Study says green buildings don't create happier workers, yet

May 6, 2014 by Kathleen Maclay
Study says green buildings don’t create happier workers, yet
A new study coauthored by a UC Berkeley researcher says that occupant satisfaction with LEED-certified office building environments appears to decline with time. Credit: iStock

( —Think working in an environmentally green building leads to greater satisfaction in the workplace? Think again.

People working in buildings certified under LEED's green building standard appear no more satisfied with the quality of their indoor workplace environments than those toiling in conventional buildings, according to new research from the University of California, Berkeley, and the University of Nottingham in the United Kingdom.

The work, which counters the findings of several earlier studies examining the same issue, was done by Stefano Schiavon, an assistant professor of architecture in sustainability, energy and environment at UC Berkeley's Center for the Built Environment (CBE) and associate professor Sergio Altomonte with the University of Nottingham's Environmental Physics and Design Research Group.

The findings were published in the April issue of the journal Building and Environment and expand on Schiavon and Altomonte's previous work on the topic by determining that most workers do not experience a higher level of workplace satisfaction simply because they work in LEED certified buildings – regardless of the building layout, amount of time in the workplace and many other factors.

LEED is a rating system that certifies buildings as green if they incorporate environmentally friendly solutions that reduce the use of water, energy and other resources. Questions have lingered about whether workers in these buildings feel any better off than occupants of non-LEED structures.

Schiavon and Altomonte analyzed the survey responses of 21,477 individuals in 144 mainly large office buildings, most in the United States. Of those buildings, 65 are LEED certified. Previous reports by other researchers who reached different conclusions about worker satisfaction were based on much smaller sample sizes and different statistical tests.

"Does this mean that green certification is outdated, just costly or even useless?" asked Schiavon. "Certainly not, especially given the urgency of the environmental challenge and the fundamental role of buildings on people health and wellbeing, climate change and energy security."

Schiavon and Altomonte did find that LEED-rated buildings may be more effective in providing higher occupant satisfaction when occupants are in open spaces rather than in enclosed offices, and when the buildings are smaller in size.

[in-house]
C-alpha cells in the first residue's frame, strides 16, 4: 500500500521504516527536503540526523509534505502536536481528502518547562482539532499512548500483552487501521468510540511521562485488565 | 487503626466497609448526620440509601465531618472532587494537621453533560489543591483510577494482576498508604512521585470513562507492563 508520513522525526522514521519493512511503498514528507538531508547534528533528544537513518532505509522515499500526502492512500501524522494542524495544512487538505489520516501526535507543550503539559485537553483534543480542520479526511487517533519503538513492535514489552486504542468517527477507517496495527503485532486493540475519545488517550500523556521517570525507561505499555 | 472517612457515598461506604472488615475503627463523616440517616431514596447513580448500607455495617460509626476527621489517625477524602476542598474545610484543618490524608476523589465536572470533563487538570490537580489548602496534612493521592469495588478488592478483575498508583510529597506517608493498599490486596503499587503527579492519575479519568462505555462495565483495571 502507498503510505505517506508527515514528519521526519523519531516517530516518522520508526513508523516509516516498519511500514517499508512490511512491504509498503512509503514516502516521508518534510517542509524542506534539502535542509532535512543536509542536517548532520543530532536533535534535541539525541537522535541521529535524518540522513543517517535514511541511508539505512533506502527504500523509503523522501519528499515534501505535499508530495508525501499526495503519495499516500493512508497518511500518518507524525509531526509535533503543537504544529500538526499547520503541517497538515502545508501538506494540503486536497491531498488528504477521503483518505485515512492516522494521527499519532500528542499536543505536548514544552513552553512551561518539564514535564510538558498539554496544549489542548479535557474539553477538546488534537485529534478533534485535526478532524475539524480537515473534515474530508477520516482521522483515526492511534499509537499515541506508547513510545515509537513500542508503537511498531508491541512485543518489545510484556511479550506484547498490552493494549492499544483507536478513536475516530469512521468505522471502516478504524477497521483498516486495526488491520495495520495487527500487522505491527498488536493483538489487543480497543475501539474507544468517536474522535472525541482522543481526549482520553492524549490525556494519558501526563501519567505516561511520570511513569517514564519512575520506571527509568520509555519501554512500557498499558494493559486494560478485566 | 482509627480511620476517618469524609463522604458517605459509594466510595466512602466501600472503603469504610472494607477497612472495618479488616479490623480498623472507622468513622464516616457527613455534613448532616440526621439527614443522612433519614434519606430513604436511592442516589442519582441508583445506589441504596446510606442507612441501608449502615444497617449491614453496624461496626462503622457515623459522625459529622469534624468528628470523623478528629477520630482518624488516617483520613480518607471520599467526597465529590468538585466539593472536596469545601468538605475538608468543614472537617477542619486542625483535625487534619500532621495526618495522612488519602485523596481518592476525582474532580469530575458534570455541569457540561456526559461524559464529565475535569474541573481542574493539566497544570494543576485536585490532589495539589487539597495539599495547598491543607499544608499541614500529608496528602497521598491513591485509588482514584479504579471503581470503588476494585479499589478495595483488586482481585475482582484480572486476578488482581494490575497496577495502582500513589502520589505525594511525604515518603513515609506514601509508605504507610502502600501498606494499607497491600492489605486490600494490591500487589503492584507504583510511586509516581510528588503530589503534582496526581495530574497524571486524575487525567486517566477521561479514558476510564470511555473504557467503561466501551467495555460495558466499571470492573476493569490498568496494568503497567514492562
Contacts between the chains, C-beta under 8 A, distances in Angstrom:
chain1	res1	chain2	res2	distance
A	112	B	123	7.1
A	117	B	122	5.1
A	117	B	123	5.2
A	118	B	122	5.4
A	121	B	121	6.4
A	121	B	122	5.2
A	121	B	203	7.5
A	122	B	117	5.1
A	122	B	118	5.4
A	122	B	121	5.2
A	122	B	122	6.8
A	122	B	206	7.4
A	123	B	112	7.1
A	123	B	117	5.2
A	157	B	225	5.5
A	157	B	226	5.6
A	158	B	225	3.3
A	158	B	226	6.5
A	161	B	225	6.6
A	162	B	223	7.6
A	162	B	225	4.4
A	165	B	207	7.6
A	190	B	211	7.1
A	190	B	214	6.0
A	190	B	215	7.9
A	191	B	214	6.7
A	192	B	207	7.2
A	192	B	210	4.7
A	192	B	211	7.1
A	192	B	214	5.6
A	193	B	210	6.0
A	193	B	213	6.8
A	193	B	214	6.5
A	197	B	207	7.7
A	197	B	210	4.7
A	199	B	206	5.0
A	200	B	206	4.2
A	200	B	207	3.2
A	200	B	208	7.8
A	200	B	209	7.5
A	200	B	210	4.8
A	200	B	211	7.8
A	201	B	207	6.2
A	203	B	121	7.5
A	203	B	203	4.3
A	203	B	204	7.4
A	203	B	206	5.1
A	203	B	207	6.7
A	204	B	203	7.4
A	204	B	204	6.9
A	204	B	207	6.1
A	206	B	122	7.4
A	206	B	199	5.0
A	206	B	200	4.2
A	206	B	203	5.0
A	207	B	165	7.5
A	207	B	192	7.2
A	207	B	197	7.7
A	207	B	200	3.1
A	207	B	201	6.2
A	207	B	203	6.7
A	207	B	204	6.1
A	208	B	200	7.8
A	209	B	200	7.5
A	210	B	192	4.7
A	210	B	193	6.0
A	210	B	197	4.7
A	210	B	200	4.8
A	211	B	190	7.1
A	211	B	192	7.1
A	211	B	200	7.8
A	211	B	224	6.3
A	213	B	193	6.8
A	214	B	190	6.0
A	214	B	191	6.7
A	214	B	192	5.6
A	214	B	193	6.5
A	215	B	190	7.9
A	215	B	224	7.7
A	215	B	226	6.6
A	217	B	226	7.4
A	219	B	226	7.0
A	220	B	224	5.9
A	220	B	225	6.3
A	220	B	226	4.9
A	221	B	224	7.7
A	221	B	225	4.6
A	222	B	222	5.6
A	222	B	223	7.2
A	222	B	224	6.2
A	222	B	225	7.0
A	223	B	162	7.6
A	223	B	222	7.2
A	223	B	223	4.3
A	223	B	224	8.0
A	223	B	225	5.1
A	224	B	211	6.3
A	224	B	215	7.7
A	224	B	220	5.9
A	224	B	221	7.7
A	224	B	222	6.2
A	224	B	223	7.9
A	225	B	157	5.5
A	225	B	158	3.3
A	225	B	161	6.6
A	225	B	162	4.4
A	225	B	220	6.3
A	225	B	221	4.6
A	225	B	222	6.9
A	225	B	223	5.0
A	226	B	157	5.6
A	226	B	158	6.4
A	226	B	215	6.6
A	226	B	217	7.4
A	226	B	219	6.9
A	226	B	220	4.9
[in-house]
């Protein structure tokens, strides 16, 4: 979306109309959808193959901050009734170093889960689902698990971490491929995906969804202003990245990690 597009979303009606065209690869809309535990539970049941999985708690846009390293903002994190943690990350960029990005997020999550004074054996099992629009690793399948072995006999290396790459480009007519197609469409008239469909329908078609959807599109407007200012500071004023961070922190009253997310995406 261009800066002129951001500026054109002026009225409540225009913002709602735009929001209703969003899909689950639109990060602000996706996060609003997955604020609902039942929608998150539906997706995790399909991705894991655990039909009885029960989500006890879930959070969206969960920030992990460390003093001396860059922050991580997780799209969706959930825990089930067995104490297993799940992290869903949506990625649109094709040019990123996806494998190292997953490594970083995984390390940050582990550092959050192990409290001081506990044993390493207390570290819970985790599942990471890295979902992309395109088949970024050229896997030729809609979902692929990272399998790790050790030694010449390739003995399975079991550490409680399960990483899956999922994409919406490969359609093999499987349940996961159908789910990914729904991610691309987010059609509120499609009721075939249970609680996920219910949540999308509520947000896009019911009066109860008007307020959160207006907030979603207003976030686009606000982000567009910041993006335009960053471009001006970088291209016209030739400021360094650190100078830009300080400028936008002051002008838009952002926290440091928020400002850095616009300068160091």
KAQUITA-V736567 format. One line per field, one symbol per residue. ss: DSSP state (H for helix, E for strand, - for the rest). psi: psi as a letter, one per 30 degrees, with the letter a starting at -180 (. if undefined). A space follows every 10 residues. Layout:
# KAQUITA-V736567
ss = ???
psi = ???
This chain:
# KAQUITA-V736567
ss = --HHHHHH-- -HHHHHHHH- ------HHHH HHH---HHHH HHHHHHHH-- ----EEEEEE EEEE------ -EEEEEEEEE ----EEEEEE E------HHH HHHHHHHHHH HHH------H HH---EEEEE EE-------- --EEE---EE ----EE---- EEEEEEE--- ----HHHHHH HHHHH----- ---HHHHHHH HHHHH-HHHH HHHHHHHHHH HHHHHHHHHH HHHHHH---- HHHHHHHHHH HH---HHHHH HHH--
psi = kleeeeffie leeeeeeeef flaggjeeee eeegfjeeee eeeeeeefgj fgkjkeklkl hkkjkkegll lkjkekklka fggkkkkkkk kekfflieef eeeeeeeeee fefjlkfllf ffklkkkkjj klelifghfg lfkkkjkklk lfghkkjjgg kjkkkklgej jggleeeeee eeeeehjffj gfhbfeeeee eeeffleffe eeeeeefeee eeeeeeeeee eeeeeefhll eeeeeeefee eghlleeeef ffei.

Occupant satisfaction with LEED-certified office building environments appears to decline with time, with the greatest level of satisfaction reported during the first year that a worker spends in a green building.

One reason for this decline may be that LEED certification is largely based on predictions, without measuring real building performance post-construction. Schiavon and Altomonte said that workplace satisfaction might improve if more design-related information could be collected by assessing LEED certified buildings based on actual operations and performance.

They said they hope their research leads builders and businesses to pay closer attention to:

  • Designing strategies and solutions aimed at influencing occupant and feelings of health, well-being and job performance as part of the LEED certification process
  • Occupant feedback
  • The ongoing development of the LEED program towards continuous assessment of and people performance

The researchers are now studying the most effective LEED strategies for the improvement of office worker well-being and plan to report their conclusions in 2015.

Explore further: Occupant comfort is critical to green building design

More information: Stefano Schiavon, Sergio Altomonte, "Influence of factors unrelated to environmental quality on occupant satisfaction in LEED and non-LEED certified buildings," Building and Environment, Volume 77, July 2014, Pages 148-159, ISSN 0360-1323,

Related Stories

Workers say 'green' buildings boost productivity

August 11, 2010

( -- Workers who moved from conventional office buildings to environmentally friendly “green” buildings said they called in sick less often and were more productive, according to a study by a team of Michigan ...

NRC panel advises US DOD on green buildings

April 2, 2013

New recommendations by a National Research Council (NRC) expert panel on green and sustainable building performance could lead to a revolution in building science by creating the first large building performance database, ...

Recommended for you

Google to stop scanning Gmail for ad targeting

June 23, 2017

Google said Friday it would stop scanning the contents of Gmail users' inboxes for ad targeting, moving to end a practice that has fueled privacy concerns since the free email service was launched.

1 comment

Adjust slider to filter visible comments by rank

Display comments: newest first

not rated yet May 11, 2014
funny, after working everyday 4-5 hours overtime with no pay or other benefits for your "extra commitment" no wander people hardly care if their workplace is green or classic. :))
Also these green solutions were never meant as an employee satisfaction system, but as a way to reduce the maintenance bills for the office space, a pure way of cutting costs so to speak.

Please sign in to add a comment. Registration is free, and takes less than a minute. Read more

Click here to reset your password.
Sign in to get notified via email when new comments are made.